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Cold Weather Camping in the Runaway Rangerunner

Runaway camper with attached ARB Room

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After our Disney trip, we decided to take Runaway out for one last trip before the snow came. Of course, when asked where in Michigan I want to camp, I chose Ludington State Park. Ludington is one of a few campgrounds in the state that stay open through the winter with limited amenities. The bathhouses are closed and there is no running water so winter camping is not for the faint of heart.

When we were planning this trip, Chris told me he has no problem with winter camping, but he has no interest in pulling the camper in the snow. So, of course, we drove through white-out conditions on our way through Muskegon. Luckily we were able to drive slow and conditions improved as we started heading north. I think we will watch the weather forecast more closely before we book our next winter camping trip.

Being that it was supposed to get below freezing, we chose a campground that had electricity. Keeping warm at night would drain our battery in no time and no one wants to sleep with a generator running if it can be avoided. Something else we did is we added the ARB tent room to our Maxi Trac awning. This gave us extra enclosed living space which we heated with an indoor safe Mr. Buddy portable propane heater. That room really stayed very comfortable. The hardest part was getting out to walk to the freezing cold outhouse!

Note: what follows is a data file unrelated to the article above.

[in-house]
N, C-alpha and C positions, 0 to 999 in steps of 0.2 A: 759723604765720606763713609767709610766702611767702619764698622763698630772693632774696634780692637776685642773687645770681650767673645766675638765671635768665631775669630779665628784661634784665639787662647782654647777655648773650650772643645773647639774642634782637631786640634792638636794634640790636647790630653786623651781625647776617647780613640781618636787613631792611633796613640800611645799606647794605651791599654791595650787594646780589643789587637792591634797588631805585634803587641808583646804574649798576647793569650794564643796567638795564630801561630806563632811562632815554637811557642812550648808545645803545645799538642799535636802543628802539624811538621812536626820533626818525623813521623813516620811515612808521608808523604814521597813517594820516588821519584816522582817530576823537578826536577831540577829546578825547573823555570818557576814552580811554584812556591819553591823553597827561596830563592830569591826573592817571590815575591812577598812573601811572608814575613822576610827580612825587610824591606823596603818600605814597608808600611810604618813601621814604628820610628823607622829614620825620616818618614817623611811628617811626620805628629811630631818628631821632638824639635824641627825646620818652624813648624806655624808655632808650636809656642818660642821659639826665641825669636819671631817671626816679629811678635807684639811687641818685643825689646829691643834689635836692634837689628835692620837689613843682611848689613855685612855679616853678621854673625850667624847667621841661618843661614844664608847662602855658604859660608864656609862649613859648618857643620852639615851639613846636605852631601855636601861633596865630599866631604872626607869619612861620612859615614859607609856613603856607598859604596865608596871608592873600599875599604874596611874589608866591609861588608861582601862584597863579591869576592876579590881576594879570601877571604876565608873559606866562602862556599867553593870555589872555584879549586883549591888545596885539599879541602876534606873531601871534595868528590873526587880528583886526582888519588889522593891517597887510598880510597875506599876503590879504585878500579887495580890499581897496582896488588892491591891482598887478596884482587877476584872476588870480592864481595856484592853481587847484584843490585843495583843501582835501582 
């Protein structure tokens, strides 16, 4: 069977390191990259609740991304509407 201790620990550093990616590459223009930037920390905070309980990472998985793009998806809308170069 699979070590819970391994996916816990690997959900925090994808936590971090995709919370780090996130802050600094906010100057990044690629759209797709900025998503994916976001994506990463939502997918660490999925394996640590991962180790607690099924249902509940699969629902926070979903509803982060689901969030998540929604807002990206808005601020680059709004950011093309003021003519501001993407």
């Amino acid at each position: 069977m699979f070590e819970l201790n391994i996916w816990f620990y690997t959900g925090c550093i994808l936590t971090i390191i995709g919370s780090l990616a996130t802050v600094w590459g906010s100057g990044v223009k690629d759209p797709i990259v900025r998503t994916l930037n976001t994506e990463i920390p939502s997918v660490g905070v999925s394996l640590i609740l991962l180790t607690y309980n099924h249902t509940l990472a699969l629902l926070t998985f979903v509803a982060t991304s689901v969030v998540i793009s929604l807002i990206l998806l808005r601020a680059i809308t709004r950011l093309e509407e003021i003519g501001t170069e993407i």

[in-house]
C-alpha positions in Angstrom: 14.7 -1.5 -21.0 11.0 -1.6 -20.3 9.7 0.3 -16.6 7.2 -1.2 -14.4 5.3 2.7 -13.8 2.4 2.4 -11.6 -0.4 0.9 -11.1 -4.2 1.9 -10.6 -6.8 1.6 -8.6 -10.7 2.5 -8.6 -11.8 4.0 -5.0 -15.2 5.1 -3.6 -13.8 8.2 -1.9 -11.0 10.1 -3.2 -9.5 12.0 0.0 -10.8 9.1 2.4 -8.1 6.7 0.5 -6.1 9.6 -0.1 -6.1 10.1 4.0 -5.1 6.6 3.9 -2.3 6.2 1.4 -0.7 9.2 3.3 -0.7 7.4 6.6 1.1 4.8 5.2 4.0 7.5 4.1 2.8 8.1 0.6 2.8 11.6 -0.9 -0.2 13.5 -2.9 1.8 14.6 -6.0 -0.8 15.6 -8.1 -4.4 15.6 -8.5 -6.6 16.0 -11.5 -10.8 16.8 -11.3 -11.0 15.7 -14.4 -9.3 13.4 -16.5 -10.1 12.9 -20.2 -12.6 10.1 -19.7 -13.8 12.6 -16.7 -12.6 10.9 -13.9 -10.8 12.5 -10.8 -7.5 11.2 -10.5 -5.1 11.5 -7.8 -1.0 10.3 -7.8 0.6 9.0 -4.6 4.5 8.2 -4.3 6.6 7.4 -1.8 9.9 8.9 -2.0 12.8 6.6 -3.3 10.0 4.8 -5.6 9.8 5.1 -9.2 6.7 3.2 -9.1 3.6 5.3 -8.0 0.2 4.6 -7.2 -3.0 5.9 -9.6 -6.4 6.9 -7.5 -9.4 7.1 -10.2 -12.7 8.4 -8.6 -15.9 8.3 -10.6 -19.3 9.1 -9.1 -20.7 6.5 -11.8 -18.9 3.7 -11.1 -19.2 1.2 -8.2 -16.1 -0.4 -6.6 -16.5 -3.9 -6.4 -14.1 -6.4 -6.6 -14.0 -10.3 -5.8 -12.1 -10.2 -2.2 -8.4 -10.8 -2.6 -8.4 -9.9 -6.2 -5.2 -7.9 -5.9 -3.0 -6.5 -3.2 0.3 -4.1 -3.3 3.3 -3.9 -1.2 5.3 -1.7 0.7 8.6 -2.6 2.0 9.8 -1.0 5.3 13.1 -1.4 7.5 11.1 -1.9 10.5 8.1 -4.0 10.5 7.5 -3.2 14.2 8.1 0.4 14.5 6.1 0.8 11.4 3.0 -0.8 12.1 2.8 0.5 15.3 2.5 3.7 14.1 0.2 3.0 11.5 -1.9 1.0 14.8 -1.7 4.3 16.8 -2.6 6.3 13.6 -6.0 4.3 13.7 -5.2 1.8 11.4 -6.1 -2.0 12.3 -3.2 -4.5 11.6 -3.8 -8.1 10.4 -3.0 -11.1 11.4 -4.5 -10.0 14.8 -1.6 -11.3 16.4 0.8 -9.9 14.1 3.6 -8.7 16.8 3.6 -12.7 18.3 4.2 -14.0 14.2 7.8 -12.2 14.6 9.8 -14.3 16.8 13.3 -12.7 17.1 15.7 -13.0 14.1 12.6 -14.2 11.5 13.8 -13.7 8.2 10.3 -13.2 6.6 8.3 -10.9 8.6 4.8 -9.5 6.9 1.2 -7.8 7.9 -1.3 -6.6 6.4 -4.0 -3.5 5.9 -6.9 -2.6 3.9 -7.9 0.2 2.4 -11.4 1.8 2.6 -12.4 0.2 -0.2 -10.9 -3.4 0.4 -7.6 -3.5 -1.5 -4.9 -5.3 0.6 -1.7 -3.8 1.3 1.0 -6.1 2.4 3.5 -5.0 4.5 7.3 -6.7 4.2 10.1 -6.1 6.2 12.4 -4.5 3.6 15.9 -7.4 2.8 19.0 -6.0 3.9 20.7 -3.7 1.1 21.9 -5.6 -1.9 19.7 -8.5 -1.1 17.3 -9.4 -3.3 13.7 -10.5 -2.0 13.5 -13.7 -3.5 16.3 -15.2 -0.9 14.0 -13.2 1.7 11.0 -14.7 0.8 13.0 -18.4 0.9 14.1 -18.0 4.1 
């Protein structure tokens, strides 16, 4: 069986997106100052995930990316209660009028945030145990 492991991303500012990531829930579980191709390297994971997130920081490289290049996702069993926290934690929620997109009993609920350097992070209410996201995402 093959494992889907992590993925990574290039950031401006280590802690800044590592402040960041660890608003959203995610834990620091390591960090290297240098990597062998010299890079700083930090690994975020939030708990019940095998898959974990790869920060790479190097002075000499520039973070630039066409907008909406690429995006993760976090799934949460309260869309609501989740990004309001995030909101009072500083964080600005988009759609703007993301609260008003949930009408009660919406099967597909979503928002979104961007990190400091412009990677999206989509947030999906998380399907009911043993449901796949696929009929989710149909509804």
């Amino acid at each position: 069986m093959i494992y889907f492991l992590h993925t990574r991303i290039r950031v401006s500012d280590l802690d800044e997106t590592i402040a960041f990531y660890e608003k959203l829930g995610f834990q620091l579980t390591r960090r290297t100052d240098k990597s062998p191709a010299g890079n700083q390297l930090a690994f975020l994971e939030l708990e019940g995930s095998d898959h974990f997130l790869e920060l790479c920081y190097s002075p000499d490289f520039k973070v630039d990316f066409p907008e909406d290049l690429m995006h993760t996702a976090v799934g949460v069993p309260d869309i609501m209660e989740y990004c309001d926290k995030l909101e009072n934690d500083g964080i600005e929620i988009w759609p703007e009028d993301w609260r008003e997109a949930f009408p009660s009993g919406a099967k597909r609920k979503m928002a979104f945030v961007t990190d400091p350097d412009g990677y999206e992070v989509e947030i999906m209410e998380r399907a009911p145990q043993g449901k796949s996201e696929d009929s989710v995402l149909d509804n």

If I were to do this again, I wouldn’t bring the Mr. Buddy if we have electricity at the site. It went through more propane than we expected. Next time, we would probably just bring a bigger space heater that we could plug in and save the propane.

One thing we struggled with this setup is how to cook. We didn’t want to bring the stove into the ARB room because it says right on it not to use it in a tent because of the carbon monoxide risk. But it was rain/snowing at one point and we didn’t want to cook outside. We are seriously considering getting another inexpensive awning for the other side of the camper so we would have a covered cooking area if we are using the ARB room.

Big Sable Lighthouse

Since drove through a blizzard to get to Ludington, of course, we had to hike to the lighthouse. We decided to take the Lighthouse Trail from the campground out to the lighthouse. This is the trail we tried to do in 2020 but realized we didn’t have enough time before we had to check out of the campground. Let me tell you, it is much easier to hike through sand dunes when the ground is frozen. Between the sand and the humidity, this was a rough hike in the summer, but it was a great one to do in the late fall!

Thanks for stopping by! To read about some of our previous trips, visit my Trips Page. If you like my photos be sure to “like” my Facebook Page and follow me on Instagram! You can purchase prints on Fine Art America. To see inside my camera bag, check out my updated Gear Page.

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Cold Weather Camping Pin

Camping Clear Lake State Park

Runaway Camper at Clear Lake State Park

Clear Lake State Park is located on Clear Lake in Atlanta, Michigan. A few years ago, I had seen a picture of someone stand-up paddleboarding on Clear Lake and I just had to get to paddle on that water! As you would expect from the name, Clear Lake has crystal clear water and in some areas, you can see straight to the bottom.